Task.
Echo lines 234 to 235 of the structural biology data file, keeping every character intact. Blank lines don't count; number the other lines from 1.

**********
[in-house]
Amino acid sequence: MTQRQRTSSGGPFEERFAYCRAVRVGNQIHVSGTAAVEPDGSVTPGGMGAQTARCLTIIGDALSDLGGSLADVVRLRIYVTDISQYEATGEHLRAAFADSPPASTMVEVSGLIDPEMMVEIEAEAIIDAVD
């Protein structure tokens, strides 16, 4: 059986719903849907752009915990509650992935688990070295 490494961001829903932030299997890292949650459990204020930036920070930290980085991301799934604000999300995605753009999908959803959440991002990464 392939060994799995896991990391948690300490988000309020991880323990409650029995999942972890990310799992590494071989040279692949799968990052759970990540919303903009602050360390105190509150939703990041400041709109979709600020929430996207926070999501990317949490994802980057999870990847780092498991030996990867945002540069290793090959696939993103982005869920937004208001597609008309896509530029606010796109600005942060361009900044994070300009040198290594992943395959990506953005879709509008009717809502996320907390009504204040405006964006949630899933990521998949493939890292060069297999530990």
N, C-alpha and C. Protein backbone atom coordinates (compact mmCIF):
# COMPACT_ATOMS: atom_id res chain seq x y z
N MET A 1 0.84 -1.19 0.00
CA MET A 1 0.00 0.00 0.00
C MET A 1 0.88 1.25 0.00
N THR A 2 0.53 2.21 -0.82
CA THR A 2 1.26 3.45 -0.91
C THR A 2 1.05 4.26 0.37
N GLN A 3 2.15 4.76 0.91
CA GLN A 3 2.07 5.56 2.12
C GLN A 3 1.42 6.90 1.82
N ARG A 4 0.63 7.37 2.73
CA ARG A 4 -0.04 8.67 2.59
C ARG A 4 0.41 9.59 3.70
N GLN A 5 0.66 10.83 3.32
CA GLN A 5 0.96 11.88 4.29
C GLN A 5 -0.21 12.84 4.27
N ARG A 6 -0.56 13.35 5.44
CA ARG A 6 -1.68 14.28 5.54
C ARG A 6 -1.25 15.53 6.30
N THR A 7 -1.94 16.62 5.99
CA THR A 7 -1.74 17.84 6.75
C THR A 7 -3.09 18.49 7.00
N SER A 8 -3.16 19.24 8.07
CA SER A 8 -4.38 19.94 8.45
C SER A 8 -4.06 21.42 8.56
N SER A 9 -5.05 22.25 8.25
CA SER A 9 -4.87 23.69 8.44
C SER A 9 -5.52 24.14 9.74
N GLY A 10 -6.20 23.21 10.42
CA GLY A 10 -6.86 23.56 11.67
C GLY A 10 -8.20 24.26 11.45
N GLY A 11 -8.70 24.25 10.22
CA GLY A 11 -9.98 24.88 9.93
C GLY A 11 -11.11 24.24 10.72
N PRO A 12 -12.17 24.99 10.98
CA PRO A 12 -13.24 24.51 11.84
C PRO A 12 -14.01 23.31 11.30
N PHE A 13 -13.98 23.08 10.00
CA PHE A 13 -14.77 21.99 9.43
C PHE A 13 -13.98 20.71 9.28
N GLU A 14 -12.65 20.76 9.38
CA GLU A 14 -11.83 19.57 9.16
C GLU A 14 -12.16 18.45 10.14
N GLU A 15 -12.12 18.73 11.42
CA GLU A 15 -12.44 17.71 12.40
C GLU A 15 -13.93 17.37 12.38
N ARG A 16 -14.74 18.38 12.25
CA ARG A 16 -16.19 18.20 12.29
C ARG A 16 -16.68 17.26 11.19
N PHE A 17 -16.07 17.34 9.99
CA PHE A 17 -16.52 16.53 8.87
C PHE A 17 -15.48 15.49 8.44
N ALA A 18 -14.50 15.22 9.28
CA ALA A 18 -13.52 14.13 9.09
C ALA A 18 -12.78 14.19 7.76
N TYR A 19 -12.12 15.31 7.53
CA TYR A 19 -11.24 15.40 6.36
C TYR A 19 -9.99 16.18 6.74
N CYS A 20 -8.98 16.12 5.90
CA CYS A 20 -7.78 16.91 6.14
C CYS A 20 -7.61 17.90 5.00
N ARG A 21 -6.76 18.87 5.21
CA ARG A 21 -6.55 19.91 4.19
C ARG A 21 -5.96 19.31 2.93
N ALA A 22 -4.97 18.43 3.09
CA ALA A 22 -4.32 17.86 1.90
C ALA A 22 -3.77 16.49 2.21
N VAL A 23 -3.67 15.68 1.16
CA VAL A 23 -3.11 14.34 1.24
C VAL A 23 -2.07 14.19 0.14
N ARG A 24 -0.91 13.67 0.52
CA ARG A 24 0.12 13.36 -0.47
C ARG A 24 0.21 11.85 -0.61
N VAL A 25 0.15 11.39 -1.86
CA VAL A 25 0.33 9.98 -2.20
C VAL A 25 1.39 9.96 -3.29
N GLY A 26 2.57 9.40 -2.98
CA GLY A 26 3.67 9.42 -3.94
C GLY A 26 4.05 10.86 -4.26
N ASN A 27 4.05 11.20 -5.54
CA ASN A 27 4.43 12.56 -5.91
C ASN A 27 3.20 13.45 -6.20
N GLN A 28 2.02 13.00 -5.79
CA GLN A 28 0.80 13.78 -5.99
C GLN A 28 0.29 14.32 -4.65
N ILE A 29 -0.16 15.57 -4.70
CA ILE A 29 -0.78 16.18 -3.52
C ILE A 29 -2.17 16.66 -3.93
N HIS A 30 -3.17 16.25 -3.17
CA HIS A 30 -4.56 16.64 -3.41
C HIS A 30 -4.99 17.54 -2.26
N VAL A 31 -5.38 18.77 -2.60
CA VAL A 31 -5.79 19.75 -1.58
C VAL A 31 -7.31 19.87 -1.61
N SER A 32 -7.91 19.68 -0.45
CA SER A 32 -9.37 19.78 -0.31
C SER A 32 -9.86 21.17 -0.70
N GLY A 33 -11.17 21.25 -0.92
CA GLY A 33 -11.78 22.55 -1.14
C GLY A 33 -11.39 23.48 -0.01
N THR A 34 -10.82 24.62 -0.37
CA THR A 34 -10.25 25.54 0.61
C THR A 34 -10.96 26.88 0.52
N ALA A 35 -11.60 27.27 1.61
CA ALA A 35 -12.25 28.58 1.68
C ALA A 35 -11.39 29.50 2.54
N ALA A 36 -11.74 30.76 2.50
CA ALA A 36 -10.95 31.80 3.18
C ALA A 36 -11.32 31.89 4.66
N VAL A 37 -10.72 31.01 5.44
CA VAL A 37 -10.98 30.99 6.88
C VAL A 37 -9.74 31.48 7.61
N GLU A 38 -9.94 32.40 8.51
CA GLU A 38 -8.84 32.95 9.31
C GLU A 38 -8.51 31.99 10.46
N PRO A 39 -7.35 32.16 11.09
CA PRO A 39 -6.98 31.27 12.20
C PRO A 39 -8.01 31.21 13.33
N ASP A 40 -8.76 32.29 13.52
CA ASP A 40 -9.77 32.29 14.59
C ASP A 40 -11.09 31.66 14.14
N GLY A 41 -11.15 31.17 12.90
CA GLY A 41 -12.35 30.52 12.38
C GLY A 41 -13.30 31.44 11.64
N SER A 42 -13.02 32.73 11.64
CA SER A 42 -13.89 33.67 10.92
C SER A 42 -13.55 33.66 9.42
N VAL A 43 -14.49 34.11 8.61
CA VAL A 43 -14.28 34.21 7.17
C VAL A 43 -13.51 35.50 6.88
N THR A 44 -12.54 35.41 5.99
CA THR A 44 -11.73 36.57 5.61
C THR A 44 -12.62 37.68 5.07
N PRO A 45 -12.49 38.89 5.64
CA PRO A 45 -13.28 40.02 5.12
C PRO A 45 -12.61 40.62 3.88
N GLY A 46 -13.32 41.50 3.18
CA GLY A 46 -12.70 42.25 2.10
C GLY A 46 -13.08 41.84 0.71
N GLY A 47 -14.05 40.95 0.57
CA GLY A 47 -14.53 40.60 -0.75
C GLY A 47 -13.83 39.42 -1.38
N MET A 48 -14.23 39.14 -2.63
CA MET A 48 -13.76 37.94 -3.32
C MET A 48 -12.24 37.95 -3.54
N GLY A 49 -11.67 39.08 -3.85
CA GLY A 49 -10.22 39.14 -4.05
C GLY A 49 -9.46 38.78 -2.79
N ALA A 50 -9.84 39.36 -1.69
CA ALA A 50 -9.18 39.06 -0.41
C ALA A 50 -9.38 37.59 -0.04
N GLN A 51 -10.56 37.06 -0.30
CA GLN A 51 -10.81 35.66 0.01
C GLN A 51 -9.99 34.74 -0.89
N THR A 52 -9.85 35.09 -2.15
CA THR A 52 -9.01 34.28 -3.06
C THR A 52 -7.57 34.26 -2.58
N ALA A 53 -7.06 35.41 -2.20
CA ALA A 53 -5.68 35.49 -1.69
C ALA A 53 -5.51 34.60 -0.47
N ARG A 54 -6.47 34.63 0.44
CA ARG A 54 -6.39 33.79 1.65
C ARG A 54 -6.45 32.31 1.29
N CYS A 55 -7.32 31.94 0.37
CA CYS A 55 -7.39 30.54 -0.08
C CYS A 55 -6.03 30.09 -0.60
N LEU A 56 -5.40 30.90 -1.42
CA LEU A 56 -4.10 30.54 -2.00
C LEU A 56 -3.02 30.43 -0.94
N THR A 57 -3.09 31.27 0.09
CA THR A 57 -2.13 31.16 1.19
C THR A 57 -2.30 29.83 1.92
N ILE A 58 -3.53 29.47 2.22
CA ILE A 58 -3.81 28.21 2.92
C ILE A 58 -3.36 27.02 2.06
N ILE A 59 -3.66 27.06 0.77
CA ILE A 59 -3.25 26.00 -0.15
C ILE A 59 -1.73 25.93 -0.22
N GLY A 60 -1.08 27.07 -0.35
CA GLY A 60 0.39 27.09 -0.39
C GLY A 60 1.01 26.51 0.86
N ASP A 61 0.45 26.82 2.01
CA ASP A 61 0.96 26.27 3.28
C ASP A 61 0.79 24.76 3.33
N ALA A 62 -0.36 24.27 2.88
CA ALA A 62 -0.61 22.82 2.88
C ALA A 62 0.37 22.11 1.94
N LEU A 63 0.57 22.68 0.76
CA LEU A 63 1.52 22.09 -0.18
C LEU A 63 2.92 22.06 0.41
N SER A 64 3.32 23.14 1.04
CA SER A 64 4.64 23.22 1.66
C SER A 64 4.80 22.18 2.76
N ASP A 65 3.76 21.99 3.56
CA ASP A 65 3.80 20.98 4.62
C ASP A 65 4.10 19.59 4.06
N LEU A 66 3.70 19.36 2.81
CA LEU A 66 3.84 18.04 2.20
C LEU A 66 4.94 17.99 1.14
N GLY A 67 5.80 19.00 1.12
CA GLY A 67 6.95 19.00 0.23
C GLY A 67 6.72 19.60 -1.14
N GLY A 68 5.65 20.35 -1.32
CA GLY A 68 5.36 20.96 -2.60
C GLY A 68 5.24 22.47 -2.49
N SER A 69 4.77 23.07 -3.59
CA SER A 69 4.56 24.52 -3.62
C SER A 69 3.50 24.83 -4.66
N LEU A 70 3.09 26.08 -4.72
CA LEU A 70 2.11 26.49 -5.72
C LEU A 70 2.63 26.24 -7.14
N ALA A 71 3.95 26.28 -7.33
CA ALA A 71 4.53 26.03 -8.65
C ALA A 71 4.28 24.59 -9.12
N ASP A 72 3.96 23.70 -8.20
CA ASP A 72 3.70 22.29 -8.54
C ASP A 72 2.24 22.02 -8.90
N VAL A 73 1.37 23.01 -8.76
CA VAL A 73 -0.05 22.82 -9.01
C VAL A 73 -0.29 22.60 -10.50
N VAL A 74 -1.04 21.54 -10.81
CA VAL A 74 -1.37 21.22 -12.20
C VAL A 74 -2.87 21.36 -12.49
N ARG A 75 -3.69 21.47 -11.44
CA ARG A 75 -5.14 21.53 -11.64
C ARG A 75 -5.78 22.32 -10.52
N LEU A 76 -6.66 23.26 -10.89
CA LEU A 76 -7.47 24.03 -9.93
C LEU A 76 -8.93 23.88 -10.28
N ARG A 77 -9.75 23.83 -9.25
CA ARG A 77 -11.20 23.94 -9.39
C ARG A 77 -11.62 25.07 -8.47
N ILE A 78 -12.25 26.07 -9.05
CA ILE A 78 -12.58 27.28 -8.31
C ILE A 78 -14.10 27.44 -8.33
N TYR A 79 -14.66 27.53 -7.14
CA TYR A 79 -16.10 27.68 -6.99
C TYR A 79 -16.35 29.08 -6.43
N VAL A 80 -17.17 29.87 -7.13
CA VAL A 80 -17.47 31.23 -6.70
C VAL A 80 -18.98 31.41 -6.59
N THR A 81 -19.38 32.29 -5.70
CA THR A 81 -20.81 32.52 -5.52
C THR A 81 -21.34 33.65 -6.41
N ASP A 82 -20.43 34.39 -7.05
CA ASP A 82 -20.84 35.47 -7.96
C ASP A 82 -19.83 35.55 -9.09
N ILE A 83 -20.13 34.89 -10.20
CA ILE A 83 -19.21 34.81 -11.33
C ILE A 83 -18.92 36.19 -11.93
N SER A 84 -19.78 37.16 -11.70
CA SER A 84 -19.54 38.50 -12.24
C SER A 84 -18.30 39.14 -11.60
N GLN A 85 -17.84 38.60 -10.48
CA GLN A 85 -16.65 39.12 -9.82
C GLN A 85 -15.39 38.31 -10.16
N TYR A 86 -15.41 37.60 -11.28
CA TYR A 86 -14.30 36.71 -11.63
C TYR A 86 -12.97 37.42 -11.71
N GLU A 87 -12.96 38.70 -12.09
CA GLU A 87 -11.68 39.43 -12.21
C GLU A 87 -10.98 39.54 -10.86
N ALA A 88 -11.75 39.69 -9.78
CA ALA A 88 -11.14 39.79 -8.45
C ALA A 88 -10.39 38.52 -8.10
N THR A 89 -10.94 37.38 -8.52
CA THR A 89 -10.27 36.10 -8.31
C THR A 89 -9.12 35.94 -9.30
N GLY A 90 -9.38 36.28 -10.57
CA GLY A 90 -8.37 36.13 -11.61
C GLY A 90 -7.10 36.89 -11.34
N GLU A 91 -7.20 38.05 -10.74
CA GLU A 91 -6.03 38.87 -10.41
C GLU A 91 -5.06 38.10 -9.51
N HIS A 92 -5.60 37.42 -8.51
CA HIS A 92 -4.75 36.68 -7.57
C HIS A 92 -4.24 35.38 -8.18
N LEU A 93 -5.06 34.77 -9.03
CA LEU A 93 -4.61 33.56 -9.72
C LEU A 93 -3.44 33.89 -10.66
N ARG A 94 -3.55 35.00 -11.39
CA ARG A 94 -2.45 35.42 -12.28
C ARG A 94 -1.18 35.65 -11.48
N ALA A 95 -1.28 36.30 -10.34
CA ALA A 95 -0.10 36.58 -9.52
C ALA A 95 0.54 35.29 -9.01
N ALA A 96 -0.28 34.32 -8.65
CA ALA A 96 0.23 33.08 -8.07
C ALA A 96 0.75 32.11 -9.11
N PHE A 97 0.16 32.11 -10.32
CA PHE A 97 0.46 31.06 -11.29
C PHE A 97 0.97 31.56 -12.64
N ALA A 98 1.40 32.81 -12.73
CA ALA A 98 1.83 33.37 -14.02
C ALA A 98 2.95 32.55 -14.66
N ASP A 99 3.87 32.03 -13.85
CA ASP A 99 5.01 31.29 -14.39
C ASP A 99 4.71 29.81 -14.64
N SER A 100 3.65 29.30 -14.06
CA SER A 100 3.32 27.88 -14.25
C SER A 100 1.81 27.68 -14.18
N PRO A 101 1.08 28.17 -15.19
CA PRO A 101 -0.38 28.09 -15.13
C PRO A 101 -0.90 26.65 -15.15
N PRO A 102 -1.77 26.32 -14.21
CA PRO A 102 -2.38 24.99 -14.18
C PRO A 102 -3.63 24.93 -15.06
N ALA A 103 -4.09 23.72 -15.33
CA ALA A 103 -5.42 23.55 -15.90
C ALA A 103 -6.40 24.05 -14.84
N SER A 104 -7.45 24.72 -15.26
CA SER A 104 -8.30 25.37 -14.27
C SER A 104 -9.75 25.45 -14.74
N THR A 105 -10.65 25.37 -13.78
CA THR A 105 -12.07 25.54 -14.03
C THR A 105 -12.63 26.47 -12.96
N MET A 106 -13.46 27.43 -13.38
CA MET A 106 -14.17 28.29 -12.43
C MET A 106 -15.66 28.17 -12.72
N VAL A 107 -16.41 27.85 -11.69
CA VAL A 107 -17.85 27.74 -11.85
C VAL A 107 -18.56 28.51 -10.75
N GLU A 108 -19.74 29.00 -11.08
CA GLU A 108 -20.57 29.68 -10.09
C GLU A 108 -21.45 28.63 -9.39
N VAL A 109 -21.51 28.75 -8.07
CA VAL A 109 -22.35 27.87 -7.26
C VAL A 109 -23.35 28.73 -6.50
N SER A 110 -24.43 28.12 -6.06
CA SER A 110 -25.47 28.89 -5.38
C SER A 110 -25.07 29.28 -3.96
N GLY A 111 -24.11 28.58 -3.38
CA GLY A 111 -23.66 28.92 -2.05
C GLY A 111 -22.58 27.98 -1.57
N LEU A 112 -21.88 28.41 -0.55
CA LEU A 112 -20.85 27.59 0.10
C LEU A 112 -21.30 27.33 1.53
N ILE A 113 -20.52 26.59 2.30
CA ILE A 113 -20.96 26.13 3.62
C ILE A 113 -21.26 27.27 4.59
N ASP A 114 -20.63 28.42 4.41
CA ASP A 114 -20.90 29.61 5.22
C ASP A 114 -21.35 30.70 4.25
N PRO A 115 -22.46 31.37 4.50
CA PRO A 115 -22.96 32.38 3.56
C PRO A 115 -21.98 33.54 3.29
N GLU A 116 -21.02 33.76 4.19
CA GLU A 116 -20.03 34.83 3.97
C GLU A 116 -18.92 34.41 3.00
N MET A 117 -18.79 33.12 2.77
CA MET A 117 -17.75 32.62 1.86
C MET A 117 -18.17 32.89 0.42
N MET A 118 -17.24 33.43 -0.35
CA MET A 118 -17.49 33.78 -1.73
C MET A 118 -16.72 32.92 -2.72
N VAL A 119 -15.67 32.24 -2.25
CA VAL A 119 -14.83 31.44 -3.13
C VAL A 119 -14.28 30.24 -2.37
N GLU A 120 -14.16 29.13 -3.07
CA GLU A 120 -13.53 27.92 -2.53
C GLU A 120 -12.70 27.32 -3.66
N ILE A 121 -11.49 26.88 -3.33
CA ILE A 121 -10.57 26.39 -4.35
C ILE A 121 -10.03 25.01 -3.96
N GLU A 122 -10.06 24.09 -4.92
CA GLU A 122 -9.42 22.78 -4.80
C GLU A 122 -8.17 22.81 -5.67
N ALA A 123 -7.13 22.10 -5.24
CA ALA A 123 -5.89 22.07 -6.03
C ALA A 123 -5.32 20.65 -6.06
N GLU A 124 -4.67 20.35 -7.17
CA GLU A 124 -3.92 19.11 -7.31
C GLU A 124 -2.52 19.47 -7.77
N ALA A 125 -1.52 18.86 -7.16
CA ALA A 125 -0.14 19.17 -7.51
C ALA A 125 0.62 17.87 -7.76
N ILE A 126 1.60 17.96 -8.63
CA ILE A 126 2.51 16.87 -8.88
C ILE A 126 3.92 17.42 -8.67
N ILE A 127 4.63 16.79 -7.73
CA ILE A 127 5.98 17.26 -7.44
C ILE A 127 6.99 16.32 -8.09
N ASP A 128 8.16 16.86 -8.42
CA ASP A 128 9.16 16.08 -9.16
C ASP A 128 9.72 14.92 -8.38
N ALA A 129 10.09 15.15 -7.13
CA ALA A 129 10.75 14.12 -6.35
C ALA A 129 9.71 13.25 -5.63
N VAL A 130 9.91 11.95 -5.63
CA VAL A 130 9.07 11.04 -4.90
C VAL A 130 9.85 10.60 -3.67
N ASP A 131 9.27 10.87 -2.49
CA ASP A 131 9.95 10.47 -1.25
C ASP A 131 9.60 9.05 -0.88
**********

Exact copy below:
N ARG A 77 -9.75 23.83 -9.25
CA ARG A 77 -11.20 23.94 -9.39